Lastly, I would like to emphasize that it is within the ecclesial community that personal faith grows and matures. It is interesting to observe that in the New Testament the word “saints” refers to Christians as a whole – and certainly not all of them had the necessary qualities to be declared saints by the Church. What, then, was intended by the use of this term? The fact that those who had faith in the Risen Christ and lived it out were called to become models for others, by putting them in contact with the Person and the Message of Jesus, who reveals the Face of the living God. This is also true for us: a Christian who allows himself to be gradually guided and shaped by the Church’s faith – despite his weaknesses, limitations and difficulties – becomes, as it were, a window open to the light of the living God that receives this light and transmits it to the world. In the encyclical Redemptoris missio, Blessed John Paul II affirmed that “missionary activity renews the Church, revitalizes faith and Christian identity, and offers fresh enthusiasm and new incentive. Faith is strengthened when it is given to others!” (no. 2).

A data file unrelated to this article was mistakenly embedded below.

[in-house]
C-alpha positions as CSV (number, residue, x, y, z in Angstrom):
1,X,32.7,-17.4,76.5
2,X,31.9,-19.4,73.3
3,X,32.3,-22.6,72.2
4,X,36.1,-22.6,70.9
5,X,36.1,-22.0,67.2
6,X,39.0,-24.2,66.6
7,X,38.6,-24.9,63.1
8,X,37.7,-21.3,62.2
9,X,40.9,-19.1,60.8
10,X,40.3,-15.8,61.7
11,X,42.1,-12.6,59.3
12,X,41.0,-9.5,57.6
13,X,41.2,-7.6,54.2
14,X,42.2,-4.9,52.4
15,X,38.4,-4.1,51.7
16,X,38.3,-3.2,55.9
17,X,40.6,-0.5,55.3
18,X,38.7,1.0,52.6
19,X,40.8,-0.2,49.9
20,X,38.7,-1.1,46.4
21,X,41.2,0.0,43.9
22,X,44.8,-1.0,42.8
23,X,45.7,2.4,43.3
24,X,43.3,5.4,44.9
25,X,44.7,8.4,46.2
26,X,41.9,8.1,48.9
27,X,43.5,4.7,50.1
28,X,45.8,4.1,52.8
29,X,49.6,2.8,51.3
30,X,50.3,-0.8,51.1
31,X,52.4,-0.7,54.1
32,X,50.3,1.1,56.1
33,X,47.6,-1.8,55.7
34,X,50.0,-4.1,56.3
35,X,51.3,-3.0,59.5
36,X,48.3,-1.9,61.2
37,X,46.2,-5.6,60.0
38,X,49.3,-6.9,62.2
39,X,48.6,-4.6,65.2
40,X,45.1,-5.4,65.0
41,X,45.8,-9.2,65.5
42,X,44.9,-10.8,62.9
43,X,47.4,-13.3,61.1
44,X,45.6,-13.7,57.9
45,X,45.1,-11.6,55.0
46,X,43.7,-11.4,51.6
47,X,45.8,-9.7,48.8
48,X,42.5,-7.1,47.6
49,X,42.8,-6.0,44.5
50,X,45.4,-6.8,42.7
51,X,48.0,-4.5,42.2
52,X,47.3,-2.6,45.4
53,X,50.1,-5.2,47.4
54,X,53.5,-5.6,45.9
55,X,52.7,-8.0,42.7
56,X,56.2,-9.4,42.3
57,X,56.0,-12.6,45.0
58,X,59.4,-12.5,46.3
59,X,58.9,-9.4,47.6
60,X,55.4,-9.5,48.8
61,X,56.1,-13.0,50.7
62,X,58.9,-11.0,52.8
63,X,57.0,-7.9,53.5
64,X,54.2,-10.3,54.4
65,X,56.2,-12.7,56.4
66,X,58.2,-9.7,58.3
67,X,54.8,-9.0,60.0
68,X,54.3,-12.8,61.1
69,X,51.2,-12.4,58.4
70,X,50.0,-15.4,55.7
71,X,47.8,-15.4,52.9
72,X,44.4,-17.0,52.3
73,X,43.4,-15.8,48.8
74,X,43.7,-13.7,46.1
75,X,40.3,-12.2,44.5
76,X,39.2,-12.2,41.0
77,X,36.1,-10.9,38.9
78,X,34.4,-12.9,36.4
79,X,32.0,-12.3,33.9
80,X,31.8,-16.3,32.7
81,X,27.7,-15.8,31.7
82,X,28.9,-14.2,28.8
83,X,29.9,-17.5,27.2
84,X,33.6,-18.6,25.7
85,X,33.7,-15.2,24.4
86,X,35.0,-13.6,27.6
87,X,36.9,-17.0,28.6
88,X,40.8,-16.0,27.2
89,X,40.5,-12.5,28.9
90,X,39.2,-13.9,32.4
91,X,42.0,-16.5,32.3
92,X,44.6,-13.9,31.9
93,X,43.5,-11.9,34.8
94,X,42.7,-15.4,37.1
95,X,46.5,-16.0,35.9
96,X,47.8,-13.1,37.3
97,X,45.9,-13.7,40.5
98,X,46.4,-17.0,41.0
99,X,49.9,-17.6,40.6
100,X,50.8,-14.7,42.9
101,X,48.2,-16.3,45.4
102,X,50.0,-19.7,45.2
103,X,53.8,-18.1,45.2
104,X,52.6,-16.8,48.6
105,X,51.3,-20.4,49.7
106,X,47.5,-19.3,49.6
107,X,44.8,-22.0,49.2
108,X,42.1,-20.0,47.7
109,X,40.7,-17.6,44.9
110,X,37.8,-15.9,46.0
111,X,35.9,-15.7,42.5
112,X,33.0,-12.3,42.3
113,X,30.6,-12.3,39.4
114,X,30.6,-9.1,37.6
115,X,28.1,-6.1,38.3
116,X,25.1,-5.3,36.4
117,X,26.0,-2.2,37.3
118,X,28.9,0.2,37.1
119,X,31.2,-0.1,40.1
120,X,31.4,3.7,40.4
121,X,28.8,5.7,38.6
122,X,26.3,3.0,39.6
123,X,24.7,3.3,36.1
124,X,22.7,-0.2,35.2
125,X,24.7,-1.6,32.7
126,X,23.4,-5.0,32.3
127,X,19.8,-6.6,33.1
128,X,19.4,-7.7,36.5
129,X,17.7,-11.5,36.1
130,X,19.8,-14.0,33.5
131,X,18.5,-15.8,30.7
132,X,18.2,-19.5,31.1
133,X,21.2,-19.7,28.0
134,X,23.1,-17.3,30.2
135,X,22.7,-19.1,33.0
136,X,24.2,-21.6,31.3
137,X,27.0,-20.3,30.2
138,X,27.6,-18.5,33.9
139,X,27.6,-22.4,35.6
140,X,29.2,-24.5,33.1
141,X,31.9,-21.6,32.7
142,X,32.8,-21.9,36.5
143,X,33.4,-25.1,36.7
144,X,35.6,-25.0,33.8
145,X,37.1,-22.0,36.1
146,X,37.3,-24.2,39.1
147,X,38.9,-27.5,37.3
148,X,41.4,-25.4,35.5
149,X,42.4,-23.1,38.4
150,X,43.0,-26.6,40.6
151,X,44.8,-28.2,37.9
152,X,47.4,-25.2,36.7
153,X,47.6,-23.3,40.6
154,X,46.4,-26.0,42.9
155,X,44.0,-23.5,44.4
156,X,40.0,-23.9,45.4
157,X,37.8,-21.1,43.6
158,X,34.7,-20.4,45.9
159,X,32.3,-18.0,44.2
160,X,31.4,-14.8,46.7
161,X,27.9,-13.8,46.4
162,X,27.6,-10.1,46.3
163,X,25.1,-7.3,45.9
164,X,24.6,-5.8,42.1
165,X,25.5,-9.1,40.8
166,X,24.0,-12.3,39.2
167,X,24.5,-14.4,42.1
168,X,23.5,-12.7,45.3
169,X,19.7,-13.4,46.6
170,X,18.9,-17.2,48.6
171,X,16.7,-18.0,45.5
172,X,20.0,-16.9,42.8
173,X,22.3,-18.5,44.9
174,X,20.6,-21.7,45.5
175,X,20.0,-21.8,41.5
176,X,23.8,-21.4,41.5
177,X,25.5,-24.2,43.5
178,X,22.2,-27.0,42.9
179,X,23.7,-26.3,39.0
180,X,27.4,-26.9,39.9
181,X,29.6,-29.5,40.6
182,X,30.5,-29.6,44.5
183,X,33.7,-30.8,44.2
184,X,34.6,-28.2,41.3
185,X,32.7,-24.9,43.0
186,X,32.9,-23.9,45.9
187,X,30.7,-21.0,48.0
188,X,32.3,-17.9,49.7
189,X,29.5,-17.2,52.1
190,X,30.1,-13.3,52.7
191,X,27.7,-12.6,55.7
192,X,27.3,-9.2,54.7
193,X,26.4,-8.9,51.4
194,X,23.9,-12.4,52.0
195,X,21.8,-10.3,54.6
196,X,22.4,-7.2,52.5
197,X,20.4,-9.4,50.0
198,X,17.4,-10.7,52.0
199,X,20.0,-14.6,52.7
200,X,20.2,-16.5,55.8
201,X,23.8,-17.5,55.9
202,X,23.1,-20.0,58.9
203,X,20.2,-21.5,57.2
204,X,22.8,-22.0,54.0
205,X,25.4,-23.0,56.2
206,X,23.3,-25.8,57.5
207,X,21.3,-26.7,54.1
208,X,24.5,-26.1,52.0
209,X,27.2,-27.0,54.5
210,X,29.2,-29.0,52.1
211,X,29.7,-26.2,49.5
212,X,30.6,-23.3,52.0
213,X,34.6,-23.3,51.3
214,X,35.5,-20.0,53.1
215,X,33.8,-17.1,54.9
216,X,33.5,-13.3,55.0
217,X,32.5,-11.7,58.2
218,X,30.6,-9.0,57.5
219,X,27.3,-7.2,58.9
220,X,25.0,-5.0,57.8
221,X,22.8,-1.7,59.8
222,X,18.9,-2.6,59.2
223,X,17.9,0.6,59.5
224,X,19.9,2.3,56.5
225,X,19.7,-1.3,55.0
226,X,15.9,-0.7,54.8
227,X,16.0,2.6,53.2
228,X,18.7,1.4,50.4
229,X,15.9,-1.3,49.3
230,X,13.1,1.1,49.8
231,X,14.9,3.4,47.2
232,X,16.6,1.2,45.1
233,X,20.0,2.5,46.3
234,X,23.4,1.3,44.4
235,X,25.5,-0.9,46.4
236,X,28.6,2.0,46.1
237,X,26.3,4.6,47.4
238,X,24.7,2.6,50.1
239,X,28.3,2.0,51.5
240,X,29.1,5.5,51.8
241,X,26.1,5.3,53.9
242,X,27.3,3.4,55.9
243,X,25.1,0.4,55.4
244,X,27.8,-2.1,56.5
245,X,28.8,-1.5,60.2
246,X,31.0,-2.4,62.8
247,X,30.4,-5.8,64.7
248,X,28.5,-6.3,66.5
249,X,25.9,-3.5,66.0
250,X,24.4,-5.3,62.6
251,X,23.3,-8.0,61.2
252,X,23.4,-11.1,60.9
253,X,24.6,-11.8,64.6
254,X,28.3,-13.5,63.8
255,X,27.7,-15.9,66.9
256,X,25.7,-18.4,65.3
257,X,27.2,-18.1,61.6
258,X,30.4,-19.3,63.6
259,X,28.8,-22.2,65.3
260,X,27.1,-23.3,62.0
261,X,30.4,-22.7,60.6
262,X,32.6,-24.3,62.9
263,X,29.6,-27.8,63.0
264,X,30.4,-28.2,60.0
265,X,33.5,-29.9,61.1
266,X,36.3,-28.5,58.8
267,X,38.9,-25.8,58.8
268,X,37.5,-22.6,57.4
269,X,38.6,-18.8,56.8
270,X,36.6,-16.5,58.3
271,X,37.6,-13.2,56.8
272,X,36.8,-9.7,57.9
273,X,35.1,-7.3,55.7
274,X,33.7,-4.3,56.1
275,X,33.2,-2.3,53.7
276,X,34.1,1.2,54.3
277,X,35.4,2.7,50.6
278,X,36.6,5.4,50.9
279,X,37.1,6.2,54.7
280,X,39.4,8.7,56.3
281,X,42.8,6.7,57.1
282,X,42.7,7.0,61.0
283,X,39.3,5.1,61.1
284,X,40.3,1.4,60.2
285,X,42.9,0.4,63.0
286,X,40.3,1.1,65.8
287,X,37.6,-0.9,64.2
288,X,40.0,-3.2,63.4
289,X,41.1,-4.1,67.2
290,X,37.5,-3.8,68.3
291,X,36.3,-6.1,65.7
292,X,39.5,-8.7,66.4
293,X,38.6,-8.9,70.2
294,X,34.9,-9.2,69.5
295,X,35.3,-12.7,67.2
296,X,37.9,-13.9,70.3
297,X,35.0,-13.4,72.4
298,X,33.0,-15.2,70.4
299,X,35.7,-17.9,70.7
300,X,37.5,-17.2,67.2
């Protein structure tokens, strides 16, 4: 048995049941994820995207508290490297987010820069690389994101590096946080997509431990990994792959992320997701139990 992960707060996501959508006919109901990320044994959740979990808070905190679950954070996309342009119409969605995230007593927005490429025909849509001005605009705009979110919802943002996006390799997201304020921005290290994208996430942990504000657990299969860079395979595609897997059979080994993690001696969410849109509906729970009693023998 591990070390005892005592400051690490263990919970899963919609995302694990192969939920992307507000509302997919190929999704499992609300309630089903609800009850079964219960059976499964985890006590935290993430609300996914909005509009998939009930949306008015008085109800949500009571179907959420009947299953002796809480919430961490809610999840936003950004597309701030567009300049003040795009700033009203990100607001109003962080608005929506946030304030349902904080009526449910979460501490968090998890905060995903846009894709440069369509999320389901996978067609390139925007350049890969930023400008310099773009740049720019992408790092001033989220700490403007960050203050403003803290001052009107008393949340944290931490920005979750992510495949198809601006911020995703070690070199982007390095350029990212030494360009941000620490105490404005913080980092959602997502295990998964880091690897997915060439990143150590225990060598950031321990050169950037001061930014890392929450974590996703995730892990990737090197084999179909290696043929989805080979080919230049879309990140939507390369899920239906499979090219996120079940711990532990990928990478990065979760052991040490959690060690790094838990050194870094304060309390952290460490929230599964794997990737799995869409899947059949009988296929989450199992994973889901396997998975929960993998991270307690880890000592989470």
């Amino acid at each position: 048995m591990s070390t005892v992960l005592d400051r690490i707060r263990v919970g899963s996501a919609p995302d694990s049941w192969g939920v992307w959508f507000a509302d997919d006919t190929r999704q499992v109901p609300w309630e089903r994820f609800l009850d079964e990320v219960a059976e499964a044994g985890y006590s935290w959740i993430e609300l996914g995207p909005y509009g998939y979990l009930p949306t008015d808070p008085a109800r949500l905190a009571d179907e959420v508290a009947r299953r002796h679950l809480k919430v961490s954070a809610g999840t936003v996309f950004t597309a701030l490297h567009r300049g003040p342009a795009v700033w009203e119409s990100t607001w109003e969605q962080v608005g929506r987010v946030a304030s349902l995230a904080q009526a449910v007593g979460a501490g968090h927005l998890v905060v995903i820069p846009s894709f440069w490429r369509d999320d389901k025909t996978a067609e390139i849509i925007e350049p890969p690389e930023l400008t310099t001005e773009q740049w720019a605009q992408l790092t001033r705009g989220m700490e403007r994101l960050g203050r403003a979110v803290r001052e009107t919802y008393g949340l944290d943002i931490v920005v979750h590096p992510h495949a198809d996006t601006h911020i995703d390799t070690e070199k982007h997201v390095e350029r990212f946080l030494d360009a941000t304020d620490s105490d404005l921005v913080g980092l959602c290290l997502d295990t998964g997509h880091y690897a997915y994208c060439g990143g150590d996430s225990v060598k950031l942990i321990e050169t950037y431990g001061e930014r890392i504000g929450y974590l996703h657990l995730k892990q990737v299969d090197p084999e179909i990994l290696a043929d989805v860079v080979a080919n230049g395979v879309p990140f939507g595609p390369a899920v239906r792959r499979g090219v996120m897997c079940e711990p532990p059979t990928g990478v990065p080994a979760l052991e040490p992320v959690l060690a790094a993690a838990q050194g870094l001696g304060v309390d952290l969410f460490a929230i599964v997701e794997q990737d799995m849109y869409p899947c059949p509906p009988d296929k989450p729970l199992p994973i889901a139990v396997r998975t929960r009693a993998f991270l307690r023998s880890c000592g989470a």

The widespread tendency today to relegate the faith to the private sphere contradicts its very nature. We need the Church to confirm our faith and to experience God’s gifts: His Word, the Sacraments, the support of grace and the witness of love. In this way, our “I” taken up into the “we” of the Church – will be able to perceive itself as the recipient of and participant in an event that far surpasses it: the experience of communion with God, who establishes communion among men. In a world in which individualism seems to regulate human relationships, causing them to become ever more fragile, faith calls us to be the Church, i.e. bearers of God’s love and communion to all mankind. (cf. Pastoral Constitution Gaudium et Spes, 1). Thank you for your attention.[Translation by Diane Montagna] [In English, he said:]